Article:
MANAGED CARE September 2002. ©MediMedia USA
Compensation increased at a comparatively small rate from 2000 to 2001 for both primary care physicians and specialists, according to the Medical Group Management Association. The rate of increase for all primary care was only 1.2 percent — about half the previous year's change, and one third of the 3.4 percent increase in 1998–99. The main culprit is falling reimbursement rates for Medicare, according to William Jessee, MD, the MGMA's chief executive officer, who warns that compensation gains may disappear altogether this year due to a 5.4 percent Medicare reimbursement cut. He notes that while the Centers for Medicare and Medicaid Services plans to implement "MGMA-supported administrative adjustments" in 2003 to improve the measurement of physician productivity under Medicare, the agency needs to take additional administrative steps to address the additional 4.4 percent Medicare fee reduction projected next year.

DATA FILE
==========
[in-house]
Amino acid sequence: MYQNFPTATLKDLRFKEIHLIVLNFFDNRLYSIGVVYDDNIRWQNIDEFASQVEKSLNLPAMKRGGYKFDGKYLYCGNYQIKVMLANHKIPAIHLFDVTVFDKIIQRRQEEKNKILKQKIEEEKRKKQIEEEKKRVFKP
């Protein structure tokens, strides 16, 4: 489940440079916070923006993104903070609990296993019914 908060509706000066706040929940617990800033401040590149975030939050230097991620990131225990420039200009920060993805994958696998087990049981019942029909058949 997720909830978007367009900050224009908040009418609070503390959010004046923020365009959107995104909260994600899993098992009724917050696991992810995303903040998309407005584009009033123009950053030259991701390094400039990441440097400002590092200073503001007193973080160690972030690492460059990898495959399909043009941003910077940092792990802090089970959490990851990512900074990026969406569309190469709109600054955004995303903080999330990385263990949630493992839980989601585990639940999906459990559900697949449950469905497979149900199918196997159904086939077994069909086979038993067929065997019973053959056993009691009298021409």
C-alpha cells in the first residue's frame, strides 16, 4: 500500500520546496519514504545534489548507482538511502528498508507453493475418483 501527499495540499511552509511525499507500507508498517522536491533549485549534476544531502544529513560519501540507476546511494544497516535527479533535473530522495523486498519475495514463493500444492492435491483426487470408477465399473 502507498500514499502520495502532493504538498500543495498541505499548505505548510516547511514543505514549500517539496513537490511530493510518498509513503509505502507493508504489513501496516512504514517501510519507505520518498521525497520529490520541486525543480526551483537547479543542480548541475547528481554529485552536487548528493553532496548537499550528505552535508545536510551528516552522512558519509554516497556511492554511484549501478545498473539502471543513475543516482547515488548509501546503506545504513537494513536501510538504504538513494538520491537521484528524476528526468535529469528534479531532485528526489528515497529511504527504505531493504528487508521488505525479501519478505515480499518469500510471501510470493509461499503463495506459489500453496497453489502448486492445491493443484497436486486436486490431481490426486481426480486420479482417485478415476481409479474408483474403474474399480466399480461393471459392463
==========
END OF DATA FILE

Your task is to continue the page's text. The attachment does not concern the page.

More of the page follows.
"Physician group practices continue to serve a growing population of older Americans, despite the fact that annual Medicare reimbursement increases have lagged behind actual practice costs by an average of 2.7 percent each year for the last decade," Jessee says. "In the long run, this situation is financially unsustainable." MGMA proposals include the removal of Medicare-covered drugs from the definition of "physician services" and having CMS correct Medicare enrollment projection errors that have compounded the current payment shortfall.
SOURCE: MEDICAL GROUP MANAGEMENT ASSOCIATION, PHYSICIAN COMPENSATION AND PRODUCTION SURVEY, 2002 REPORT BASED ON 2001 DATA